A passable imagining of the eighth-century Byzantium, where intransigent Muslims lurked at the outer gates, and sinister doings within the walls kept things interesting.
Spector’s hero is Count Nicetas Beser, Emperor Constantine V’s adviser and confidant, who introduces himself at the beginning of the novel as â€œa 98-year-old living relic” keeping himself healthy, wealthy and wise by exercising, eating right and practicing the â€œsecret stroking of my closet herm,” a fertility statue which he lovingly describes. The herm figures here and there, but less so than the testicles of various tough, martial men–attention to such things was apparently pronounced in days of old, if one can gauge by the frequent references herein (â€œLeo, we heard you have three balls”). Though too given to textbook-ish exposition, Spector unfolds a nicely complex tale of partisan politics, skullduggery and epic warfare punctuated by the occasional anachronism and Star Trek moment (â€œI’m a physician, not an investigator”). On that note, verisimilitude is sometimes markedly lacking–for example, the ancients may have written confidential memos, but they probably didn’t carry the interoffice â€œTo” and â€œFrom” headings of today. Despite that, Beser wouldn’t be unfitting company for real historical Roman figures, such as the famed military general Count Belisarius, a similarly stalwart character. It is clear that Spector has done his homework, and most of the details of Byzantine life ring true. His take on the religious controversies of the time is also instructive: it is easy to forget that the Byzantines, revered now for their brilliant art, were a superstitious lot given to â€œserious icon pollution and relic mania.” Though these characters are, on the whole, less bloodthirsty than those found in historical accounts, Spector paints a believable portrait of life behind Constantinople’s thick stone walls.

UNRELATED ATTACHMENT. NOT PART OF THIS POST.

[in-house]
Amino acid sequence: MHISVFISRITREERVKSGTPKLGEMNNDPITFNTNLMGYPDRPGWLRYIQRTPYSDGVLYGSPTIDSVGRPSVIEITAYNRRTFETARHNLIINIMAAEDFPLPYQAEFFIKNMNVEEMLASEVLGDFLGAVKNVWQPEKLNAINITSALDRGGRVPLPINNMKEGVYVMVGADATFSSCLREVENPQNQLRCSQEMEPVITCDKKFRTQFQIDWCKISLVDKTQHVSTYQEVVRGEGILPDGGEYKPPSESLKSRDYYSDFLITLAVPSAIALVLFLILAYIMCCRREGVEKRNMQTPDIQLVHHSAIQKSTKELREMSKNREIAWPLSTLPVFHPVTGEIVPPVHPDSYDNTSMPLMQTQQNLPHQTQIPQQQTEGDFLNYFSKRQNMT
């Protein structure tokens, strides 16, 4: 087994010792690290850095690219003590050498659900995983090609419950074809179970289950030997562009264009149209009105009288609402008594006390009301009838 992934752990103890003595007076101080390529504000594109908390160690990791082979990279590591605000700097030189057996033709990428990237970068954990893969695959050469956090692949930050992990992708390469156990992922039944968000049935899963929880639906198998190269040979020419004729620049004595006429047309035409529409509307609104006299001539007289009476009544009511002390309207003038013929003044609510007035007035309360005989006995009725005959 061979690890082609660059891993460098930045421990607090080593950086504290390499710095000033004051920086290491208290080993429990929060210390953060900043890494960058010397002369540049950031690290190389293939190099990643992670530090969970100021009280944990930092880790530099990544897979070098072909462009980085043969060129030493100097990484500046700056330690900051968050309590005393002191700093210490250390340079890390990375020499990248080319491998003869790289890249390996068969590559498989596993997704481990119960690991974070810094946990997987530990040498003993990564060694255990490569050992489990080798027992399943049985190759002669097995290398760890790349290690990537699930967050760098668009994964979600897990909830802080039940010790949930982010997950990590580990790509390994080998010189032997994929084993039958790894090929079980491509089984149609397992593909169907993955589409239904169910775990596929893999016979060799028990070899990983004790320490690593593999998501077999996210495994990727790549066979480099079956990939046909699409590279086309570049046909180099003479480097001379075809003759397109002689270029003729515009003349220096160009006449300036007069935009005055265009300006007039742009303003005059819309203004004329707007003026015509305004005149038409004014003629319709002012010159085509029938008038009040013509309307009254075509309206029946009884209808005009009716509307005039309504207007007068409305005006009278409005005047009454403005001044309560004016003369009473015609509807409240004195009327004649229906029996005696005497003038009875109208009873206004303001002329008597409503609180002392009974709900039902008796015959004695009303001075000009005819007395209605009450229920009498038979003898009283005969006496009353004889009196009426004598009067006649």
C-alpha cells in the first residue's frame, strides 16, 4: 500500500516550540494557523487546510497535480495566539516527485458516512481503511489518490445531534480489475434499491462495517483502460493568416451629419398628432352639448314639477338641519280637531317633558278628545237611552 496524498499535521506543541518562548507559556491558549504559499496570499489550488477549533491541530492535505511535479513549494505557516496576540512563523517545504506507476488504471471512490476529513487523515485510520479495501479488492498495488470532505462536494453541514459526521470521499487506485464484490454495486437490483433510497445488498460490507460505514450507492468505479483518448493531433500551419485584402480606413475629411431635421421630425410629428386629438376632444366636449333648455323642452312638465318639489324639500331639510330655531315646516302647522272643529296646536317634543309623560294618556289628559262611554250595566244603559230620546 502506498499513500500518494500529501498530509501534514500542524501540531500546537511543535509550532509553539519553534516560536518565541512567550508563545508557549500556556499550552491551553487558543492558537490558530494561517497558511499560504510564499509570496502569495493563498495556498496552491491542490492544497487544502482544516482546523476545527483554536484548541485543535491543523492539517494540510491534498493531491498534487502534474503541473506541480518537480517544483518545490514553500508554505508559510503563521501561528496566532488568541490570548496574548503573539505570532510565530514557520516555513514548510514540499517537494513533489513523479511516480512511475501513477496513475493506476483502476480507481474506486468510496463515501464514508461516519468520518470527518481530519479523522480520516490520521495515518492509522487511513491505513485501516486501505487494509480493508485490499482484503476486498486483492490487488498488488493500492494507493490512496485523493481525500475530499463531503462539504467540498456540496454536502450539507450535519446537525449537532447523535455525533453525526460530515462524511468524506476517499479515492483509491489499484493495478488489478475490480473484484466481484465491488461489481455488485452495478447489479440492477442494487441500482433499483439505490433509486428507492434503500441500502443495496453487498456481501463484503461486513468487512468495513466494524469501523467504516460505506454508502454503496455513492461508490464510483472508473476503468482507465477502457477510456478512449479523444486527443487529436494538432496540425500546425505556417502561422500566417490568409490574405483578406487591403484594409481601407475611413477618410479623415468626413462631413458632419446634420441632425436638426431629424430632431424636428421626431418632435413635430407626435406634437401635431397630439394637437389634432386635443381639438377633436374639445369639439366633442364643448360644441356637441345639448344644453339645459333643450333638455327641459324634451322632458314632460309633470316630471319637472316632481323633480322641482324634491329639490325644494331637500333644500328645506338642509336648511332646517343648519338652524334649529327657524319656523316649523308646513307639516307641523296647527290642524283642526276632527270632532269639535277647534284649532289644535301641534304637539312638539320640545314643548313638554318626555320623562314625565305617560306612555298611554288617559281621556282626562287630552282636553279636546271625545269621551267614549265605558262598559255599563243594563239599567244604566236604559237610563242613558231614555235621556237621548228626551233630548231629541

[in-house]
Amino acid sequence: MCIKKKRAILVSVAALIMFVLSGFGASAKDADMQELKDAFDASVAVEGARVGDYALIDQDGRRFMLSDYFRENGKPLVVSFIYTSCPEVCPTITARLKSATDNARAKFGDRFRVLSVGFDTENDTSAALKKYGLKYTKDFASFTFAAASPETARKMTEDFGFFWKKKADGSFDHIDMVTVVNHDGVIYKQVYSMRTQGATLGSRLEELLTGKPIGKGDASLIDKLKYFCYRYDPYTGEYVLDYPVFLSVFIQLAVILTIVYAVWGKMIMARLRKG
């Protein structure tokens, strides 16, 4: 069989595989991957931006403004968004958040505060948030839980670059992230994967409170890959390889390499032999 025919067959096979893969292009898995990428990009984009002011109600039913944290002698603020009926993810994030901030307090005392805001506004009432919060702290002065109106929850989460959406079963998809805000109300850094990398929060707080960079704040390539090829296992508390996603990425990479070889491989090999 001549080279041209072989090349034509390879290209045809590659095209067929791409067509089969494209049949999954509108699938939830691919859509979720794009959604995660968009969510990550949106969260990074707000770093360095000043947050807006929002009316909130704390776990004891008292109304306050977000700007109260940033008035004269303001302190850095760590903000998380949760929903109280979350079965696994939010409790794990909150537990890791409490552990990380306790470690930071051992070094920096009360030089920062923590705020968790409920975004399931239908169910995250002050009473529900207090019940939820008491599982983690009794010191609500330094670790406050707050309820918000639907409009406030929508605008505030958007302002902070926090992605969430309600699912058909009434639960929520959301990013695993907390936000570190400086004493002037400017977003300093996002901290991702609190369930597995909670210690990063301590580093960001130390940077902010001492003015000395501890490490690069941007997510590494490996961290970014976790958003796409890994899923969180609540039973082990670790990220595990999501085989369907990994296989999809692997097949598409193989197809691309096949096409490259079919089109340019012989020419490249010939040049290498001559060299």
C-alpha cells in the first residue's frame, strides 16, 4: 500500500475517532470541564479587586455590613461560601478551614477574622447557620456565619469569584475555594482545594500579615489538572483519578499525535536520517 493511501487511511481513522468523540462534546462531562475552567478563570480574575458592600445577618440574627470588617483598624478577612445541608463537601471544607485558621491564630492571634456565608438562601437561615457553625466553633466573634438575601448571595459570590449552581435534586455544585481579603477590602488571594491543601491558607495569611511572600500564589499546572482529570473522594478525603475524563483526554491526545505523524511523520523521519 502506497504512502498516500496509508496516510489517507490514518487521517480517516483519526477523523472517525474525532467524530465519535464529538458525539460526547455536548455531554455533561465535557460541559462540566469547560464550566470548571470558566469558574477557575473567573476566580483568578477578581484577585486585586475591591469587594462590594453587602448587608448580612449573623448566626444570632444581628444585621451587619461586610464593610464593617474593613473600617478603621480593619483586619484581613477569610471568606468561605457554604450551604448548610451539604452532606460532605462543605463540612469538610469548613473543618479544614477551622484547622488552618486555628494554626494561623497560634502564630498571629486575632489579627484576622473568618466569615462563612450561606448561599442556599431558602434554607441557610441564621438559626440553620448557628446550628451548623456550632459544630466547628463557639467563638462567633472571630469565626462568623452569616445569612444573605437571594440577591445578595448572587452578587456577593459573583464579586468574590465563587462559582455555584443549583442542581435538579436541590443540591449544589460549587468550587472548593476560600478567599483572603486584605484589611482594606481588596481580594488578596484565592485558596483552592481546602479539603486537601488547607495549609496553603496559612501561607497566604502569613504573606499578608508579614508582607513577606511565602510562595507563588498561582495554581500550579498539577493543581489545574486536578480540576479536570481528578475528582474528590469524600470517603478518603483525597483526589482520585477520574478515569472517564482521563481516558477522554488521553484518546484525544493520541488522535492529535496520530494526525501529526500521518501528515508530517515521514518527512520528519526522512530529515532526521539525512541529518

A solid effort, despite moments of implausibility.